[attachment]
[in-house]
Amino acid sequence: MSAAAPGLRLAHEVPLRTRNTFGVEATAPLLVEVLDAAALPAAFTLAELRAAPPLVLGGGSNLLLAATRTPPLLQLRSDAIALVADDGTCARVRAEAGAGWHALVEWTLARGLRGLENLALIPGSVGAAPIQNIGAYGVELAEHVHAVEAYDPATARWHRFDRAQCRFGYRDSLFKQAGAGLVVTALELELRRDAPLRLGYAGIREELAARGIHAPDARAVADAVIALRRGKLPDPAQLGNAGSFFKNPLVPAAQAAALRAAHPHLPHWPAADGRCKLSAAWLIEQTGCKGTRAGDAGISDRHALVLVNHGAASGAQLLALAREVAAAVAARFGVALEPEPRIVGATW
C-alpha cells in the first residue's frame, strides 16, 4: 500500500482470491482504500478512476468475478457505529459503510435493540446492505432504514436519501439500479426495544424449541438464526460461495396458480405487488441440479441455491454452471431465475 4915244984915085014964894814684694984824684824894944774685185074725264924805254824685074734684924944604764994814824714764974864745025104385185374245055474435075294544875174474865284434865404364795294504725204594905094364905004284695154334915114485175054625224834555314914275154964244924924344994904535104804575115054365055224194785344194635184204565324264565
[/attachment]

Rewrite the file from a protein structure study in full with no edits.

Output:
[in-house]
Amino acid sequence: MSAAAPGLRLAHEVPLRTRNTFGVEATAPLLVEVLDAAALPAAFTLAELRAAPPLVLGGGSNLLLAATRTPPLLQLRSDAIALVADDGTCARVRAEAGAGWHALVEWTLARGLRGLENLALIPGSVGAAPIQNIGAYGVELAEHVHAVEAYDPATARWHRFDRAQCRFGYRDSLFKQAGAGLVVTALELELRRDAPLRLGYAGIREELAARGIHAPDARAVADAVIALRRGKLPDPAQLGNAGSFFKNPLVPAAQAAALRAAHPHLPHWPAADGRCKLSAAWLIEQTGCKGTRAGDAGISDRHALVLVNHGAASGAQLLALAREVAAAVAARFGVALEPEPRIVGATW
C-alpha cells in the first residue's frame, strides 16, 4: 500500500482470491482504500478512476468475478457505529459503510435493540446492505432504514436519501439500479426495544424449541438464526460461495396458480405487488441440479441455491454452471431465475 4915244984915085014964894814684694984824684824894944774685185074725264924805254824685074734684924944604764994814824714764974864745025104385185374245055474435075294544875174474865284434865404364795294504725204594905094364905004284695154334915114485175054625224834555314914275154964244924924344994904535104804575115054365055224194785344194635184204565324264565